The US Air Force has awarded Optomec a $1 million contract to deliver a high volume production machine for refurbishing turbine engine components, including titanium parts. The equipment will include a range of state-of-the-art capabilities, including an automation system for batch processing, an oxygen-free controlled atmosphere, and an adaptive vision system. This automated additive repair system will be capable of processing tens of thousands of repairs per year, with an initial focus on tip refurbishment for turbine blades. Optomec will also assist the US Air Force in developing optimal process parameters for a range of target repairs. The solution will be installed at Tinker Air Force Base, in Oklahoma City, which already hosts a world class comprehensive aircraft engine overhaul capability.
The US Air Force spends billions of dollars annually servicing the engines of its military aircraft, an activity referred to as MRO (Maintenance, Repair and Overhaul). More broadly, there is a $50 Billion a year global market for Aircraft Engine MRO across all commercial and military aviation combined. A large part of the expenditure is tied to the replacement of worn or damaged components with newly made parts. In contrast, Optomec's Metal Additive Repair solutions enable restoration of the existing parts, with a demonstrated cost savings of up to 70%. In addition to significant cost savings, the Air Force will benefit from shortened, more predictable lead times and reduced supply chain dependencies, which translates to improved readiness for our military. For more information see the IDTechEx report on Metal Additive Manufacturing 2020-2030.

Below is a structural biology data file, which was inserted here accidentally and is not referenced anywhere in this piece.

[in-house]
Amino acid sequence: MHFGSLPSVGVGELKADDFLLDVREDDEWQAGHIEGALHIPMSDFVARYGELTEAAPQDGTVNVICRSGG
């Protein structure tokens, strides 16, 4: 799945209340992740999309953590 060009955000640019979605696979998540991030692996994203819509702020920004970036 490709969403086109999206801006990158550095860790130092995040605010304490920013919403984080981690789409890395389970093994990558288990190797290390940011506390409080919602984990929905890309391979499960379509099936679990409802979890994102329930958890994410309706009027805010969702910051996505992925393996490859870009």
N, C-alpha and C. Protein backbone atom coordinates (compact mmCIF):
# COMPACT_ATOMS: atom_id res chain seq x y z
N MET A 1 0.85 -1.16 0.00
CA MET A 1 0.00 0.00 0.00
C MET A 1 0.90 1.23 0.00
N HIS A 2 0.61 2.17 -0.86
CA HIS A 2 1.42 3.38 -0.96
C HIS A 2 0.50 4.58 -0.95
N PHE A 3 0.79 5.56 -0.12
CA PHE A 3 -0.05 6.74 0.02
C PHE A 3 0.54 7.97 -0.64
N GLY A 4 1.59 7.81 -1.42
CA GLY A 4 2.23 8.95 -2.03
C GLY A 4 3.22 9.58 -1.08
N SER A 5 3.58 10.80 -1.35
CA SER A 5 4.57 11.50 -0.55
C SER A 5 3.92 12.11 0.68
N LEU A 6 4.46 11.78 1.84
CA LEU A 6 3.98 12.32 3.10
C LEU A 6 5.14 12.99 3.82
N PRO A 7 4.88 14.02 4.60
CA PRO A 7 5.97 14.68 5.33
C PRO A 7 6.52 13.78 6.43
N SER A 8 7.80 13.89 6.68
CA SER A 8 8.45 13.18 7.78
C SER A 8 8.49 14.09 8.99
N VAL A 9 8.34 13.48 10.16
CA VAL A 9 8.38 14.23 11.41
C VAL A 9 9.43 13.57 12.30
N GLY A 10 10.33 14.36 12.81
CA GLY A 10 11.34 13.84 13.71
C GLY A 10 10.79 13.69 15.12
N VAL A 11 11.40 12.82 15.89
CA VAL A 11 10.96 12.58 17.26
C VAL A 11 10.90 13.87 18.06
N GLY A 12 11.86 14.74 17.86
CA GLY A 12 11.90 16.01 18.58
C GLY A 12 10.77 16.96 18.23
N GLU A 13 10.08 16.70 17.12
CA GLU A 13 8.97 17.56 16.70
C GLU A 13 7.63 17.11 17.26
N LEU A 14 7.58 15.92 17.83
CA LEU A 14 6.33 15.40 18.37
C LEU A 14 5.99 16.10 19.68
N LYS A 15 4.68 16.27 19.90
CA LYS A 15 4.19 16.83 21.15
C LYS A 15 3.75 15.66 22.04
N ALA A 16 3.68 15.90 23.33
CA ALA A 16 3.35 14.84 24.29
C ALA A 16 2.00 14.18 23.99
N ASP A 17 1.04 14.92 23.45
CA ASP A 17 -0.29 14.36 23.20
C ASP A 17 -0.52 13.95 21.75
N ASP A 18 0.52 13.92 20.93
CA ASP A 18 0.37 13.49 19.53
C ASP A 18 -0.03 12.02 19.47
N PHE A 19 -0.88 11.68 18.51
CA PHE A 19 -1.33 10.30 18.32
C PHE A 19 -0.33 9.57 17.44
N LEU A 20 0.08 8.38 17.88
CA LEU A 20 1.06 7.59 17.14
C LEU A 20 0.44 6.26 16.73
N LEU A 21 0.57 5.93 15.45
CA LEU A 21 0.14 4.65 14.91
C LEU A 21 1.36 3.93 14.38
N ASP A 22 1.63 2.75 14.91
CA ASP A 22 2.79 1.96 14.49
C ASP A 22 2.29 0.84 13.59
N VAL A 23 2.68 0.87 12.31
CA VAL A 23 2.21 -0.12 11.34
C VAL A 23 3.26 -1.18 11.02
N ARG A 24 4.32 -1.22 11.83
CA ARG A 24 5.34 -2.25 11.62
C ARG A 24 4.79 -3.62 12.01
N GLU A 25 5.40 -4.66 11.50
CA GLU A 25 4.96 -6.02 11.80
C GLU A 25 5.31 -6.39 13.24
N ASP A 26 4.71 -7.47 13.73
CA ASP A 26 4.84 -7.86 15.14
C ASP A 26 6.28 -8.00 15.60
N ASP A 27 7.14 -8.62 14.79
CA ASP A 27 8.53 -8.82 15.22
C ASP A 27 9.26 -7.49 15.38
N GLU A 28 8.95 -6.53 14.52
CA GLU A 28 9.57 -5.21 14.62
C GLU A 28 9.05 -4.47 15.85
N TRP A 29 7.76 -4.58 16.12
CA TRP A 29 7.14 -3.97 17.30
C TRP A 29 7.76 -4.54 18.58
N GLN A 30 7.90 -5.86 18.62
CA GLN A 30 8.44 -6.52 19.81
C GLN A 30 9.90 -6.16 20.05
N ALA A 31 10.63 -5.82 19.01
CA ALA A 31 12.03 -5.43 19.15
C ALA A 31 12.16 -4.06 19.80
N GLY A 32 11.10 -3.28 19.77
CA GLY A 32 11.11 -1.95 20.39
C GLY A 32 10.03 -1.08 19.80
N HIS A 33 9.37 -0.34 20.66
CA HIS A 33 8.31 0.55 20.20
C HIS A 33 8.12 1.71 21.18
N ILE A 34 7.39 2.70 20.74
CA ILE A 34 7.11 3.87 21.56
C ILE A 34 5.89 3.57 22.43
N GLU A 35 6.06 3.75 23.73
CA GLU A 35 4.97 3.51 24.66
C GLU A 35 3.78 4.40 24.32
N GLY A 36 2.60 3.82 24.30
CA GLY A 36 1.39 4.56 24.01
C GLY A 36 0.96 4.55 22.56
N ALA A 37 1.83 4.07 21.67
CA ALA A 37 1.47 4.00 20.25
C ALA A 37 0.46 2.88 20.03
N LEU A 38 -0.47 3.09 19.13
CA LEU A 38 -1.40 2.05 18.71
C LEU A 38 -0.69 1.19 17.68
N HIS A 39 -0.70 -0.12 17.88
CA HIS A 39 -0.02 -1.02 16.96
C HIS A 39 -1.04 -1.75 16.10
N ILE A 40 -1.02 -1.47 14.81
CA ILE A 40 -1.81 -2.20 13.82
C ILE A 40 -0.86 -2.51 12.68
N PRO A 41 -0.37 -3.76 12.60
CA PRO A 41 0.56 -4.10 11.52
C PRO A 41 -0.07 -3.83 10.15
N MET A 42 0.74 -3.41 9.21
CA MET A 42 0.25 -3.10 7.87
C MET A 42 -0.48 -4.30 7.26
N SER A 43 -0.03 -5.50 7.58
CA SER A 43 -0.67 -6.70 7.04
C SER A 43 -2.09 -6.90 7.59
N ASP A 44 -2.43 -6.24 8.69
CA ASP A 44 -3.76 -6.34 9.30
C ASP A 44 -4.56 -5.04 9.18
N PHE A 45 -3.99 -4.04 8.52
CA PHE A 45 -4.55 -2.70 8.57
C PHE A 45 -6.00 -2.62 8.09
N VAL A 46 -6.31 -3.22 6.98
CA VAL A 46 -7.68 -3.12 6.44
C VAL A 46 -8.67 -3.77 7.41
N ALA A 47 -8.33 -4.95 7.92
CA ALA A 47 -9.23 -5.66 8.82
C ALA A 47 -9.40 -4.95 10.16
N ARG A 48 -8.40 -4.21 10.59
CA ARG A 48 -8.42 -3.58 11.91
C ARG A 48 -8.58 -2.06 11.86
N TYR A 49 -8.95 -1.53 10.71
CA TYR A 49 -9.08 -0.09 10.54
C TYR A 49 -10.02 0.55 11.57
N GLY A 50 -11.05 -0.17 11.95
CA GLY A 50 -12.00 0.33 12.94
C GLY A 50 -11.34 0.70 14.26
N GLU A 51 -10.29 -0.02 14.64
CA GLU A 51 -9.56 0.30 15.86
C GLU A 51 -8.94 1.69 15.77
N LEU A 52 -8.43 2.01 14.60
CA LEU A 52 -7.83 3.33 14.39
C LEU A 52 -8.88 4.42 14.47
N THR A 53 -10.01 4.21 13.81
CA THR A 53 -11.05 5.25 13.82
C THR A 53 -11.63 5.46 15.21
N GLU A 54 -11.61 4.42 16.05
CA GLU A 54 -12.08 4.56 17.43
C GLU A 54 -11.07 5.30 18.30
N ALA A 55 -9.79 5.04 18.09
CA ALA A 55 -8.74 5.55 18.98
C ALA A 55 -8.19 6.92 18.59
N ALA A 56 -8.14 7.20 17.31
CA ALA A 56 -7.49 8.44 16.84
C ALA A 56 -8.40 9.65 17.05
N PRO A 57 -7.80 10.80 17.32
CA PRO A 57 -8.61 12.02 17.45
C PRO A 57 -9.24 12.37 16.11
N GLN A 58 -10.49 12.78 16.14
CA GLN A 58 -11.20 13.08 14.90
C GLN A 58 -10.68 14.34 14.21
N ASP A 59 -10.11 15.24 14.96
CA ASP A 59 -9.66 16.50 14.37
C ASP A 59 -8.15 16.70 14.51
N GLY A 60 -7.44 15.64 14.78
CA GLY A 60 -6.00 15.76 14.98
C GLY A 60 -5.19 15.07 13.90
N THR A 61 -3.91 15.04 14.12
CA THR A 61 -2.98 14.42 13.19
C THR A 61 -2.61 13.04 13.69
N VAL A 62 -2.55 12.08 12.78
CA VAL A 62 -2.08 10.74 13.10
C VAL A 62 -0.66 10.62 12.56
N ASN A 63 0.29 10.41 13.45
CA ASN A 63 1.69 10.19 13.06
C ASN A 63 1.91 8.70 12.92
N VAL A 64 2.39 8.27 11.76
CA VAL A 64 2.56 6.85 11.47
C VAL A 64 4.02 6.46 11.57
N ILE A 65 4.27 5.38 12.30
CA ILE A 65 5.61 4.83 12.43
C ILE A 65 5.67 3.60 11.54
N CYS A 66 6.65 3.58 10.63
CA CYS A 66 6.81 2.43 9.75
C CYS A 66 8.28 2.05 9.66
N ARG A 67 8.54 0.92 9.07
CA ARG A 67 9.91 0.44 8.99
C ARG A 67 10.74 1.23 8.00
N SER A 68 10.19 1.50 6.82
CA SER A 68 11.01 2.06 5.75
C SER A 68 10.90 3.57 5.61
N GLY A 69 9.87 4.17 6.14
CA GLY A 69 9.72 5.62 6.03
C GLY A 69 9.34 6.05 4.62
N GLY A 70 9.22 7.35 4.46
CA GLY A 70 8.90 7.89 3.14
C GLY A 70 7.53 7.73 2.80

Optomec's metal additive repair solution is based on its proprietary LENS technology, which was first commercialized more than 20 years ago. LENS uses a process called Directed Energy Deposition (DED) in which a highly concentrated stream of metal powder is jetted into a molten pool created by the focus of a laser beam. By precisely controlling the melt pool and the powder flow, a high performance metal structure is built up, either in the form of a fully printed part or as a local deposit onto an existing component to repair it.
Optomec has delivered more than 200 LENS/DED machines, with nearly 100 being used in production to repair turbine blades in the commercial aviation and power generation markets.
"Optomec is proud to be serving our military. We have been processing titanium for years, but not in high-volume, oxygen-free production cells, although Optomec has developed automated, high-volume production cells for other alloys." said Jamie Hanson, VP Business Development at Optomec. "The challenge given to us by the Air Force was to provide a system based on commercially proven capabilities that meet their production and technical requirements. We will be providing a first of a kind machine with automation that enables virtually uninterrupted production in an oxygen-free environment. This capability will help enable the broader aerospace industry by meeting its cost-reduction goals going forward. We would like to thank AFWERX for the opportunity and the streamlined process that enabled this SBIR contract."
Optomec is a privately-held, rapidly growing supplier of Additive Manufacturing systems. Optomec's patented Aerosol Jet Systems for printed electronics and LENS/Huffman 3D Printers for metal components are used by industry to reduce product cost and improve performance. Together, these unique printing solutions work with the broadest spectrum of functional materials, ranging from electronic inks to structural metals and even biological matter. Optomec has more than 300 marquee customers around the world, targeting production applications in the electronics, energy, life sciences and aerospace industries. For more information about Optomec, visit https://optomec.com.